• On-site services for OFWs – OFWs with MH condition upon referral of the employer and/or any concerned persons to a mental health facility shall be also be referred to the Philippine Embassy/Consulate and POLO for appropriate assistance. Charges incurred shall be coordinated with the employer and/or Foreign Recruitment For undocumented and irregular documented OFWs, the assistance shall be provided through the DSWD Social Welfare Attache and DFA-Overseas Undersecretary for Migrant Workers Affair.


C.        Benefits and Compensation


In determining the appropriate compensation for the diagnostic, treatment and rehabilitation of a worker with mental health condition, the current health benefit packages under PhilHealth, ECC, SSS and/or Medical and Health Care Program/Packages for OFWs, whichever are applicable, shall apply.


IV.       Record Keeping and Reporting Requirements


Mechanism/system of recording and reporting shall be developed in collaboration with DOH, DFA-OUMWA, DSWD, DOLE, POEA and OWWA to define data sets, systems and procedures of reporting cases of OFWs who are at risk or with mental health conditions.








C:\Users\OWWA\Documents\sgd@owwa.2019\mentalhealth\MH_ProposedGuidelines_ofws.docx As of 26 July 2019






























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RA 11058



Metro Manila

Seventeenth Congress

Second Regular Session


Begun and held in Metro Manila, on Monday, the twenty-fourth day of July, two thousand seventeen.



Be it enacted by the Senate and House of Representatives of the Philippines in Congress assembled:

Declaration of Policy

SECTION 1. Declaration of Policy. – The State affirms labor as a primary social and economic force, and that a safe and healthy workforce is an integral aspect of nation building.

The State shall ensure a safe and healthful workplace for all working people by affording them full protection against all hazards .in then work environment. It shall ensure that the provisions of the Labor Code of the Philippines, all domestic laws, and internationally-recognized standards on occupational safety and health are being fully enforced and complied with by the employers, and it shall provide penalties for any violation thereof.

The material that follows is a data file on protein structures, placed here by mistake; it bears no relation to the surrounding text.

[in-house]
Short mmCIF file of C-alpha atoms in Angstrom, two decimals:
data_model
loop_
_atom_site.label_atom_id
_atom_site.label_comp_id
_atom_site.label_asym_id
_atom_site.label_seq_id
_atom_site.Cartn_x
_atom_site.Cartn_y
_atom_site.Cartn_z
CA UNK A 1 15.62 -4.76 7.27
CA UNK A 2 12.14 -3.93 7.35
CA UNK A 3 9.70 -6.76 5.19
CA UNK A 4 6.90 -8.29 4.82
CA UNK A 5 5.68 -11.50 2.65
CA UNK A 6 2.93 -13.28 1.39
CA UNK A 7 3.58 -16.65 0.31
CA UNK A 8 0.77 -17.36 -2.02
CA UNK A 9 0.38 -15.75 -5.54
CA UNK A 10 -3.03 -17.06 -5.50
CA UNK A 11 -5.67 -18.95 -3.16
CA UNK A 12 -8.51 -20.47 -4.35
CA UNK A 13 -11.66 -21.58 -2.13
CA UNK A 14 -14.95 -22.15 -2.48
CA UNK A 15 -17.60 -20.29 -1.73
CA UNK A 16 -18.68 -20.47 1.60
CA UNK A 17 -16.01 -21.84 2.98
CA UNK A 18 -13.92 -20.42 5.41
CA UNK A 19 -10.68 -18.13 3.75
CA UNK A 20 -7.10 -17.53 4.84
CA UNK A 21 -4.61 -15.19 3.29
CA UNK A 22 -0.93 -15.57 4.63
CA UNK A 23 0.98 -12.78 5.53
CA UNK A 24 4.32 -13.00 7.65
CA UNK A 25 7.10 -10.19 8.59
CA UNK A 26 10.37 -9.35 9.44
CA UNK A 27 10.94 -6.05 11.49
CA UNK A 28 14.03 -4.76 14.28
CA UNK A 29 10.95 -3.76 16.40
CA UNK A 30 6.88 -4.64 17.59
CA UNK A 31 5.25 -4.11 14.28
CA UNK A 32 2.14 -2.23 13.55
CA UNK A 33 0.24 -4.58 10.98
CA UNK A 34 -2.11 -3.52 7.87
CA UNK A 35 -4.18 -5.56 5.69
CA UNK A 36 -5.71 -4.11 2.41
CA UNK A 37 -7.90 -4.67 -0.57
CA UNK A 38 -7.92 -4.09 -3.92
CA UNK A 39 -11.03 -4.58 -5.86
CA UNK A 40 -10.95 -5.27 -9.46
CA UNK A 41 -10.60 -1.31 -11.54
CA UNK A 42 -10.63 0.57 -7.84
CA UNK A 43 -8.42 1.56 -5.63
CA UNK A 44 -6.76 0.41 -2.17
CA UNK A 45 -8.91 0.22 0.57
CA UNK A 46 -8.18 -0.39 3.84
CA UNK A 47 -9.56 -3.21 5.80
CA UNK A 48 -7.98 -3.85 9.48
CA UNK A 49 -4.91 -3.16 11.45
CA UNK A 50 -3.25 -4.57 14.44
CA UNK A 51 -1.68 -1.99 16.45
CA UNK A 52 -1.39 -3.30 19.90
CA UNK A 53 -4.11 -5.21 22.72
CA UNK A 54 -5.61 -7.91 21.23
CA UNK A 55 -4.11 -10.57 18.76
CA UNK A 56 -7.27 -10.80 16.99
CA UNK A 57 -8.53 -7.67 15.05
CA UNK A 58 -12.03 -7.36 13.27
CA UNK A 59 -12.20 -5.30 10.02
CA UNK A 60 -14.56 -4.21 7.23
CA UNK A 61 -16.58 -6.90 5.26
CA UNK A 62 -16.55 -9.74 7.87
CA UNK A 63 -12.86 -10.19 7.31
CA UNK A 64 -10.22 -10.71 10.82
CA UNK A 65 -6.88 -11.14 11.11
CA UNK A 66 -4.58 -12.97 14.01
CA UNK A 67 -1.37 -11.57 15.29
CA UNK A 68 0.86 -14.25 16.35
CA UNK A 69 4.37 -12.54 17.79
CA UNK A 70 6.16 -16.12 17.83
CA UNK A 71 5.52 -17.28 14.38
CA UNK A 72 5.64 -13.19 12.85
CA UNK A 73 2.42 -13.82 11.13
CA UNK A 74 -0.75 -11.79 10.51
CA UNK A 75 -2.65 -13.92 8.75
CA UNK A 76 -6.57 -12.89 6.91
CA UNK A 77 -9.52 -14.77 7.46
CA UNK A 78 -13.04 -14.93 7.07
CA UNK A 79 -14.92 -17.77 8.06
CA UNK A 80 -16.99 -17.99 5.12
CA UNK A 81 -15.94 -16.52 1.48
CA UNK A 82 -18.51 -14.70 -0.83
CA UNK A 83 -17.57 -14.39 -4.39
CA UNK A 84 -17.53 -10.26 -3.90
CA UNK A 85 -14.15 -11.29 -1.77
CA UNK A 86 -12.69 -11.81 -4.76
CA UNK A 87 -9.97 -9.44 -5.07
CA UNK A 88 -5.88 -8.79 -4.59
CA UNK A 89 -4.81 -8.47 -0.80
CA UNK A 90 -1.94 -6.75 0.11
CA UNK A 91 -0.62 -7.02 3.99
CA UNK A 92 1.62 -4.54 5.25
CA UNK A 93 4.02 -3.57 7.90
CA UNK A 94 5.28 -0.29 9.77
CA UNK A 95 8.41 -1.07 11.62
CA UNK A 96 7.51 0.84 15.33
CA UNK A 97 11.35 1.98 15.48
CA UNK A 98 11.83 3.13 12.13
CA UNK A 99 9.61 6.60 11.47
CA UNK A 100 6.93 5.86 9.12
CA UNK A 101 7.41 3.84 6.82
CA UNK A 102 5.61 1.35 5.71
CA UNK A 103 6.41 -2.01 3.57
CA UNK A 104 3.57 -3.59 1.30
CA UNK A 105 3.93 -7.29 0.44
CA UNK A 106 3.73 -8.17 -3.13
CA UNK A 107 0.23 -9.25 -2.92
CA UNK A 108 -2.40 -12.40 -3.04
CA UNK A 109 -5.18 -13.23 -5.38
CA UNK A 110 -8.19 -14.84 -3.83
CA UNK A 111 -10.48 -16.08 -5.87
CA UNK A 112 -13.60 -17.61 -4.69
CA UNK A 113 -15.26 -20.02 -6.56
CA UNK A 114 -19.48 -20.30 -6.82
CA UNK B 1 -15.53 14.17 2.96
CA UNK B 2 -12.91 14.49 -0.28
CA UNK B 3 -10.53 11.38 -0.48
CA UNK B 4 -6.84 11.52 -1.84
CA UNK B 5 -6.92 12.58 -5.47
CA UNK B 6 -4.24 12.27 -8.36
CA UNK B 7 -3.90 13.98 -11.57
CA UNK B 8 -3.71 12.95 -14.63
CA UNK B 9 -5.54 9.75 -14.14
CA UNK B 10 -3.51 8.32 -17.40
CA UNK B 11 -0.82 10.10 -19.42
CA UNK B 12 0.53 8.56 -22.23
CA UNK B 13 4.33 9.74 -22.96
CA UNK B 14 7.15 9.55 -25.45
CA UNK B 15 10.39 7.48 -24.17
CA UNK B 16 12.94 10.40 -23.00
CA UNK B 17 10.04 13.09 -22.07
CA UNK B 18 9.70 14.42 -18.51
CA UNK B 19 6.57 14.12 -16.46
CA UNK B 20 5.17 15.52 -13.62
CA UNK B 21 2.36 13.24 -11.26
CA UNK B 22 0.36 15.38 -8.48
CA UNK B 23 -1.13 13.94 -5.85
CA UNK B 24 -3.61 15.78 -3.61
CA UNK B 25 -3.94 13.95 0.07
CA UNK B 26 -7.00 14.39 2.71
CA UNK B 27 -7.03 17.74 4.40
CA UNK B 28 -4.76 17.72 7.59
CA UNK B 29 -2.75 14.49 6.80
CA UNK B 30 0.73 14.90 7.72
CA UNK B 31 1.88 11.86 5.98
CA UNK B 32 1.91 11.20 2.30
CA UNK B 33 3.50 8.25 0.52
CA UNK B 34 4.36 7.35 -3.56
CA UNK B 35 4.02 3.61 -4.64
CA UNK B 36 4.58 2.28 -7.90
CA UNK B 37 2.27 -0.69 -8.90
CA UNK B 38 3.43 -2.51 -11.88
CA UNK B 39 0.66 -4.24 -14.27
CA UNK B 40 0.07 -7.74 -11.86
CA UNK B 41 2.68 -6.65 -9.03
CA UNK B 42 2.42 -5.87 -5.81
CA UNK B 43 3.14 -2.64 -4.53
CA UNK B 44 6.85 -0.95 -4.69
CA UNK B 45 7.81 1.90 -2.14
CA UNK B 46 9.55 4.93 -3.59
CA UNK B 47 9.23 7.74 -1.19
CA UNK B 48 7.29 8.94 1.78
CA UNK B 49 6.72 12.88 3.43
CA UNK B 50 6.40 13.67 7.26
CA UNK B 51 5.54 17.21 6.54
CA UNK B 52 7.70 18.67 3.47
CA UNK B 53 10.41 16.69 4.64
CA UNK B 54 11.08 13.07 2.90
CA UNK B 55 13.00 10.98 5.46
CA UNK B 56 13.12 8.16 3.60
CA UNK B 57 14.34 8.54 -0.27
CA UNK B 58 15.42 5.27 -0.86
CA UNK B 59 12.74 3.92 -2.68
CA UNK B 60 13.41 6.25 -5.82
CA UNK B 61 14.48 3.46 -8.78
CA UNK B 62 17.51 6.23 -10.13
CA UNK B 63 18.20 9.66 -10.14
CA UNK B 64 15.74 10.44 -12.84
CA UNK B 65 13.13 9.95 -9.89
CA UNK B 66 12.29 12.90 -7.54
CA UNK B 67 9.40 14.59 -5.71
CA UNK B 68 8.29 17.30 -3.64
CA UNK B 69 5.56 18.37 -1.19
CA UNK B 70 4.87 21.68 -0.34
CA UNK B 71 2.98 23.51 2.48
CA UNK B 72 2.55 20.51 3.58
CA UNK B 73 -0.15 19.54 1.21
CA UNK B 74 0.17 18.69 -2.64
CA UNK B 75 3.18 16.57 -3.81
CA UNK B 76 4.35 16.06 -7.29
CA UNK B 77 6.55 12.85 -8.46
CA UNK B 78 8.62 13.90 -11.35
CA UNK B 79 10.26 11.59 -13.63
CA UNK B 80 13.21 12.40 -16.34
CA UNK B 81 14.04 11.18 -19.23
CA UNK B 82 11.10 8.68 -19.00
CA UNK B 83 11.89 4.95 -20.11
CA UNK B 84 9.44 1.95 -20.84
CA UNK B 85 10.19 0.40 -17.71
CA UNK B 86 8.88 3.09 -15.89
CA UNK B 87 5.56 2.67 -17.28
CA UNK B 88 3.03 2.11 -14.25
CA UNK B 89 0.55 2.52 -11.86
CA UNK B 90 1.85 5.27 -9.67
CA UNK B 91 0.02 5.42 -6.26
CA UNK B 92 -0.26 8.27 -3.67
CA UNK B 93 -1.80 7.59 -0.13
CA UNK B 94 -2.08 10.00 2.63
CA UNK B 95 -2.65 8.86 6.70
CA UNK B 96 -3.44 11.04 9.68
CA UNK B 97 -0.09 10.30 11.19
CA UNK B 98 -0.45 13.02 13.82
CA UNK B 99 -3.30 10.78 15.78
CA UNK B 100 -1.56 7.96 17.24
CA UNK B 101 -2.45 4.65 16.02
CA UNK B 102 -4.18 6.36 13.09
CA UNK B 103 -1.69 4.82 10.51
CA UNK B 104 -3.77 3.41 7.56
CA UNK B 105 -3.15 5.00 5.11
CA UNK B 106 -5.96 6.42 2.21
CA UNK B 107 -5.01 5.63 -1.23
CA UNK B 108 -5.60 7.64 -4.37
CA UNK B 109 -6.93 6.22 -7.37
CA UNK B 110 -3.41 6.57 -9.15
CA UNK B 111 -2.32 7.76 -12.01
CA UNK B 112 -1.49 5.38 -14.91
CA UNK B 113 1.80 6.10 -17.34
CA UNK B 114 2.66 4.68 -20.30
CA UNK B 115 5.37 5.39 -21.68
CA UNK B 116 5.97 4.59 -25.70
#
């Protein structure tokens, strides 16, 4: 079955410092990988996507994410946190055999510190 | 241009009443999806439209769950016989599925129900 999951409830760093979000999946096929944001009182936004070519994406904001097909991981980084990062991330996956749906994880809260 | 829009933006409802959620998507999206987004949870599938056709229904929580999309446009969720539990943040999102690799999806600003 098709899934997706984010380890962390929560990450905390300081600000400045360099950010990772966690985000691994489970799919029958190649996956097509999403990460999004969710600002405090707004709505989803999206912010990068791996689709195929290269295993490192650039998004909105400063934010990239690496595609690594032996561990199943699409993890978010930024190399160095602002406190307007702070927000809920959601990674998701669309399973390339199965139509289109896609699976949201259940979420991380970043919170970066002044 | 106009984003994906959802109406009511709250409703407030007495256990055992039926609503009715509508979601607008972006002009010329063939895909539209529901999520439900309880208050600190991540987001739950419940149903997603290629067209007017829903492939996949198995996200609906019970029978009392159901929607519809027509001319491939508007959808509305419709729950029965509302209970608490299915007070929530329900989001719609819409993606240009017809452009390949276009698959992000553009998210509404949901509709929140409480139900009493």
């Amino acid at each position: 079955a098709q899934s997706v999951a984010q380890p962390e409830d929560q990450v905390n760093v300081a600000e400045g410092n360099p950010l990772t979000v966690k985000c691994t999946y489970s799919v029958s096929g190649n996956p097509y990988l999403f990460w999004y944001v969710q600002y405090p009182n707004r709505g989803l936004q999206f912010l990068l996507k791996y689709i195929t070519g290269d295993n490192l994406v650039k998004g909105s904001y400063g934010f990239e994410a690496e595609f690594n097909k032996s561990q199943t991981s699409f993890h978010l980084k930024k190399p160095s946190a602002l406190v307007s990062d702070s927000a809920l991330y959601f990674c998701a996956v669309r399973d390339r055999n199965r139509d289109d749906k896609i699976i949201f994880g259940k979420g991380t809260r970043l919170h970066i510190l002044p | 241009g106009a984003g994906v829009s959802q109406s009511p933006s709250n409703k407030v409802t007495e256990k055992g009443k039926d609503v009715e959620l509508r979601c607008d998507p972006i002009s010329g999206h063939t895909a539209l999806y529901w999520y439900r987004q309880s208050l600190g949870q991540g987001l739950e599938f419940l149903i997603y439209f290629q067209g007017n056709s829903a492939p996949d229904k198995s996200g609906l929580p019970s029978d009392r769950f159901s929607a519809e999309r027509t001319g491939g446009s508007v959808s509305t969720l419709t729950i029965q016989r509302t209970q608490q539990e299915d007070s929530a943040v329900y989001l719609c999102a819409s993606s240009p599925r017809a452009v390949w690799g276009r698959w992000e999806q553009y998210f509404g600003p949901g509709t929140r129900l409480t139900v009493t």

The State shall protect every worker against injury, sickness or death through safe and healthful working conditions thereby assuring the conservation of valuable manpower resources and the prevention of loss or damage to lives and properties consistent with national development goals, and with the State’s commitment to the total development of every worker as a complete human being.

The State, in protecting the safety and health of the workers, shall promote strict but dynamic, inclusive, and gender-sensitive measures in the formulation and implementation of policies and programs related to occupational safety and health.


General Provisions

Sec. 2. Coverage. — This Act shall apply to all establishments, projects, sites, including Philippine Economic Zone Authority (PEZA) establishments, and all other places where work is being undertaken in all branches of economic activity, except in the public sector.

The Secretary of Labor and Employment shall issue the appropriate standards of occupational safety and health based on the number of employees, nature of operations, and the risk or hazard involved.

SEC. 3. Definition of Terms. – As used in this Act:.

  • Certified first-aider refers to any person trained and duly certified to administer first aid by the Philippine Red Cross or any organization authorized by the Secretary of Labor and Employment;
  • Competency standards refer to industry-determined specification of proficiency required for effective work performance. These are expressed as outcomes with focus on workplace activity rather than training or personal attributes, and the ability to apply new skills in new situations or changing work organization;
  • Covered workplaces refer to establishments, projects, sites and all other places where work is being undertaken wherein the number of employees, nature of operations, and risk or hazard involved in the business, as determined by the Secretary of Labor and Employment, require compliance with the provisions of this Act;
  • Employer refers to any person, natural or juridical, including the principal employer, contractor or subcontractor, if any, who directly or indirectly benefits from the services of the employee;
  • Equipment refers to any machine with engine or electric motor as prime mover;
  • General safety and health inspection refers to an examination of the work environment including the location and operation of machinery other than those covered by technical safety audits, adequacy of work space, ventilation, lighting, conditions of work environment, handling, storage or work procedures, protection facilities and other possible sources of safety and health hazards in the workplace;
  • Imminent danger refers to a situation caused by a condition or practice in any place of employment that could reasonably be expected to lead to death or serious physical harm;